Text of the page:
My 13 year old daughter has developed a misaligned patella and is in a lot of pain. Apparently it is a condition that happens to adolescent girls when their bones grow faster than their knee cartilage can keep up. The doctors have her on crutches for over a month and she is doing Physical Therapy. She is bummed out about it and trying to keep her spirits up and keep up with school. Are there any families out there who have been through this? Any advice how to handle it? Any girls she can connect with who have been through this? Jeanne
Unfortunately I cannot supply a peer for her to connect with. In this case I would suggest Facebook, reading, knitting, movies and other non active things to do. This is not all that uncommon.
My daughter had it, and was diagnosed during Summer Camp. I had to provide specific notes and hover over all the camp counselors to honor the doctor's recommendations regarding rest and avoiding strenuous hikes. They thought she was slacking.
We were able to get her through middle school, high school, ballet and soccer simply by having her rest whenever she felt pain. She did not need crutches, but it did curtail running. She is fine now. If you can get the inflammation down and not irritate it, usually people grow out of it. We used a lot of cold packs, alternated heat and cold. Ask about physical therapy. Especially when you walk to avoid irritating one joint you can throw off others. Follow the doctors instructions long past symptoms to give everything its due time to catch up, heal and be strong. mom
My son has developed painful knees. Both knees under the knee cap have protrusions and he is now having difficulty walking. Almost always he experiences pain. Of course he carries a heavy backpack, walks up and down hills and plays basketball. I'm planning to see his doctor but wanted to know if this is a common problem among teens and what you do about it? Chuck
You may get several responses to your note, as you've described a classic growth-related problem that many kids have had.
My 14 year-old son has the same symptoms as yours, and was diagnosed last spring with (don't worry!) Osgood-Schlatter disease, a growth related knee problem that has to do with the bones and tendons growing at different rates -- in the most severe cases the tendons can actually pull pieces of bone off the front of the shin right below the knee -- but its likely that your son and mine will find (as my 17 year-old daughter already has) that the condition subsides once they stop growing so fast.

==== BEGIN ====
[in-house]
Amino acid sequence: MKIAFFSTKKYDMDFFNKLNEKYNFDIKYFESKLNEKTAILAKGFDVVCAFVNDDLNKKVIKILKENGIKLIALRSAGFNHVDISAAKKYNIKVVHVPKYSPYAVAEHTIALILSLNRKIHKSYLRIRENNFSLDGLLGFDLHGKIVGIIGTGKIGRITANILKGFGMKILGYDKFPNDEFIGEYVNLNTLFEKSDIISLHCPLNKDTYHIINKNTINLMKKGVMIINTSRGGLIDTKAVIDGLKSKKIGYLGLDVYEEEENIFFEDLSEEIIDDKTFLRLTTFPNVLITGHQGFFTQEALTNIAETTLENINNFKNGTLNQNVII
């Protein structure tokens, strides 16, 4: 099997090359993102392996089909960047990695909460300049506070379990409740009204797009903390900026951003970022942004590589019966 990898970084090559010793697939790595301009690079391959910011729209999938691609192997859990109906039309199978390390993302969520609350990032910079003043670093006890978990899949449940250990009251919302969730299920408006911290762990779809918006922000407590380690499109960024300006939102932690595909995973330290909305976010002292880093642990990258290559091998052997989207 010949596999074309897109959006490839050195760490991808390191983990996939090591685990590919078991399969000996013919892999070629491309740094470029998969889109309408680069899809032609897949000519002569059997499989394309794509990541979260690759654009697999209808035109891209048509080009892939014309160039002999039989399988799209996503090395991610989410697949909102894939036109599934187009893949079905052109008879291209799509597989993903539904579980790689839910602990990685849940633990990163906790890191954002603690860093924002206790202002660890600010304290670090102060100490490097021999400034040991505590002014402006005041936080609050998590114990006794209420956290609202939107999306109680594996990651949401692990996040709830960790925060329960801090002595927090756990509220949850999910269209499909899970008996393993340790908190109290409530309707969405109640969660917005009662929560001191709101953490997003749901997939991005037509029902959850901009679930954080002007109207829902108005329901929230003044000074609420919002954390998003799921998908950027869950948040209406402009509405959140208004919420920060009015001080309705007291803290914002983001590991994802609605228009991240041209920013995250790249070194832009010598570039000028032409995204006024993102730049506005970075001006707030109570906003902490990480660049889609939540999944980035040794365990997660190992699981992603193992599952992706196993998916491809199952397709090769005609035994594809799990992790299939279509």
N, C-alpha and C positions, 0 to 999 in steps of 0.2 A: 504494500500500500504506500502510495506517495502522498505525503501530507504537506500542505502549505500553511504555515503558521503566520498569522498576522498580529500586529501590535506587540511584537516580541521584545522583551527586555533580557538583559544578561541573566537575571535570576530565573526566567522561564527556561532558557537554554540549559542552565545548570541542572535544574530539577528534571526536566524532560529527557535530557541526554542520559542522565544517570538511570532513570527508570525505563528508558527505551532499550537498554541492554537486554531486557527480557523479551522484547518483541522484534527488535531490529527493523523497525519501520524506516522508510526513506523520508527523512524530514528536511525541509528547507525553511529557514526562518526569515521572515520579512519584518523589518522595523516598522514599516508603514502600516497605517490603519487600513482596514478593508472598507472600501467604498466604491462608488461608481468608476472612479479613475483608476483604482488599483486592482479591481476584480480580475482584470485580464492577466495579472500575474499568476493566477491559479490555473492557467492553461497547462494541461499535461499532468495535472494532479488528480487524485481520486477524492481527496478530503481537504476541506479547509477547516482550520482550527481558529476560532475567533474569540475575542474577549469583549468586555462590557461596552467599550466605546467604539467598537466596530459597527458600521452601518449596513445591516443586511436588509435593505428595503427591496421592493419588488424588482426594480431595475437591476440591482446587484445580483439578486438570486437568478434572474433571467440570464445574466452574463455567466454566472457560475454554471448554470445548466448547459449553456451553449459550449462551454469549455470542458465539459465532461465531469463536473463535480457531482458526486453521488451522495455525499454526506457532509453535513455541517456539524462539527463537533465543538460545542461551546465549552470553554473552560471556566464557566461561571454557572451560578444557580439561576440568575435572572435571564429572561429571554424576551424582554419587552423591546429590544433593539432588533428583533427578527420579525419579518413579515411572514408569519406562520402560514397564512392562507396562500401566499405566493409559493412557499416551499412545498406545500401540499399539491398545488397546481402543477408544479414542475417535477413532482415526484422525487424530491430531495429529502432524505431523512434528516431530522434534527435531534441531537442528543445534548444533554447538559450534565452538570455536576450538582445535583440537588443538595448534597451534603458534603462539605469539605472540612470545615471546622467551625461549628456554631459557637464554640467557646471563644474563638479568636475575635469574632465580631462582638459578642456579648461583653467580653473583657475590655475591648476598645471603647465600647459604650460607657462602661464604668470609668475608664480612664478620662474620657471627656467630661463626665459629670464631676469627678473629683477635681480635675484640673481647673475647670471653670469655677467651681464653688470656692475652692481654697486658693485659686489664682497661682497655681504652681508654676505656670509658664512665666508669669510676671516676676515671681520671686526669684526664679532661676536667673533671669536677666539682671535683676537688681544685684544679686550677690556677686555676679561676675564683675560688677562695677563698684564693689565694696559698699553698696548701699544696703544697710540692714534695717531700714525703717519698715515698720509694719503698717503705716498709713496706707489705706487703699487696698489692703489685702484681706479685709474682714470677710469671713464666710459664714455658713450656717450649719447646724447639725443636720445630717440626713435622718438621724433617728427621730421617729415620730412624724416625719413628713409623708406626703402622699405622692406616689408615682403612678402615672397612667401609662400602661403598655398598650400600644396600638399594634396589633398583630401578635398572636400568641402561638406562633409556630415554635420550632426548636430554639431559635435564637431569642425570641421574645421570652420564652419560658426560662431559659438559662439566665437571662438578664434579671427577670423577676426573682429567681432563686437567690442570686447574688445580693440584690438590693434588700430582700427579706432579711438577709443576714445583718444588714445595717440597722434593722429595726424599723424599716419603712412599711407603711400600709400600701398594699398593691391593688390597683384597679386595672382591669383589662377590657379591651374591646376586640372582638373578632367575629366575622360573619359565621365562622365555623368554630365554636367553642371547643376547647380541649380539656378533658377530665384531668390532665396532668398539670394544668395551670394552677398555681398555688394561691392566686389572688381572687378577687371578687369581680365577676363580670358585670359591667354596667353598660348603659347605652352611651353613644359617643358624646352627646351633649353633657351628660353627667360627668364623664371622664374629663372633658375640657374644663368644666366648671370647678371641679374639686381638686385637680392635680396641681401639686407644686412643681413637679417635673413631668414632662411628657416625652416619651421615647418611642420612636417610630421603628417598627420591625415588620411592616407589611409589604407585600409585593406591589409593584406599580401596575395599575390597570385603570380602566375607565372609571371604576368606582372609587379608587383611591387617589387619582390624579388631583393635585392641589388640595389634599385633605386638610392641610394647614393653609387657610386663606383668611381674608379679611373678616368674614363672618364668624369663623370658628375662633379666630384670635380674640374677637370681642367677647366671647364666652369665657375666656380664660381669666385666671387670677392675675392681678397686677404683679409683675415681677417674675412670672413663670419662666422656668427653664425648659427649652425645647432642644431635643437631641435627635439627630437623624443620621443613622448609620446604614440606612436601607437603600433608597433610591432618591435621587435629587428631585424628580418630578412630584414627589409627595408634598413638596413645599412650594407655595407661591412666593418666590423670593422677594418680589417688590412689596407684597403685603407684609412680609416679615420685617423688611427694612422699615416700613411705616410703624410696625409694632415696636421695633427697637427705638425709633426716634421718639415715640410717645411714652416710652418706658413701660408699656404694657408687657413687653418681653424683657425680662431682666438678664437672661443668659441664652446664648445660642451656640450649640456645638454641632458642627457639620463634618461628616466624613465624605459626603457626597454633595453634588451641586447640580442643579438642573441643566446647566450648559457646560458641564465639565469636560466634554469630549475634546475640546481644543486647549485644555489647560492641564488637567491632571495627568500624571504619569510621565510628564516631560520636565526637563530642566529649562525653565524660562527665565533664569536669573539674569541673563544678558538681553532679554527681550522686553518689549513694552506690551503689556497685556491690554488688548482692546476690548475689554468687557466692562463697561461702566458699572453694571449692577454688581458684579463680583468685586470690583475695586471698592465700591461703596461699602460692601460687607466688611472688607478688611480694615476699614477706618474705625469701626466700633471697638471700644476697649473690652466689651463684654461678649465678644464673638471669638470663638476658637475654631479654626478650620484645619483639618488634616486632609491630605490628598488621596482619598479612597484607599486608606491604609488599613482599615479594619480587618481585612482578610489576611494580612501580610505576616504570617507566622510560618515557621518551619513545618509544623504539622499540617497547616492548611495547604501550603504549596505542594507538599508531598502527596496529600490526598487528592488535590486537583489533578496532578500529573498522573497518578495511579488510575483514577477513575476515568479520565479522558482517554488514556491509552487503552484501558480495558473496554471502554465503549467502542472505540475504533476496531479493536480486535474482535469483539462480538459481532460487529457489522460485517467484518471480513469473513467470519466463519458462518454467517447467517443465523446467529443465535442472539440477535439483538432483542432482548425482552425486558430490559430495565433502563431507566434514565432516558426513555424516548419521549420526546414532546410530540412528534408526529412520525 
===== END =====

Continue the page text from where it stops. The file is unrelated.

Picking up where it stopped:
Do see your doctor, to be sure nothing else is going on, but its quite likely this is not something to panic about. My kids were told not to limit their activity (both play sports) but to take care of their knees --- ice and Ibuprofen after strenuous work-outs, stopping if there is more than usual pain, etc. My daughter couldn't jog for awhile. My favorite (and the only) limitation for my son was that he is not to kneel. Fortunately he is rarely called on to do so these days. I'm less worried this time around, because my daughter has no residual pain or swelling. Heather
One more thing to add. If the knee problem is a medical condition and needs rest or moderated activity - going to the doctor gives you the chance to have a note written by the doctor. My daughter was diagnosed with Osgood- Schlatter Disease at 12 and is almost grown out of it now - no real problem for the last few years. However it is pretty clear from the literature that if pain persists the child should not be told to ''work through it.'' My daughter has been in dance most of these years, and active in various sports at school and after school. Sometimes activities at school required long walks or visits to museums where the students could not sit down for long periods. This would aggravate her knee and she would be scolded for sitting. By having the doctor's note on file and continually ''reminding'' the teachers or extra- curricular instructors we could head off some of these responses and get her support to take a break or be excused if her knees had a flare up. She only required ibuporfen occasionally, and with slight moderation of activity=basically not overdoing it - she has not been restricted or had any lasting problems. Get it checked out.
We are looking for an orthopaedist to perform surgery on our twelve year old daughter's knee (discoid meniscus). Has anyone had experiences with someone that they would highly recommend? Thanks, Susan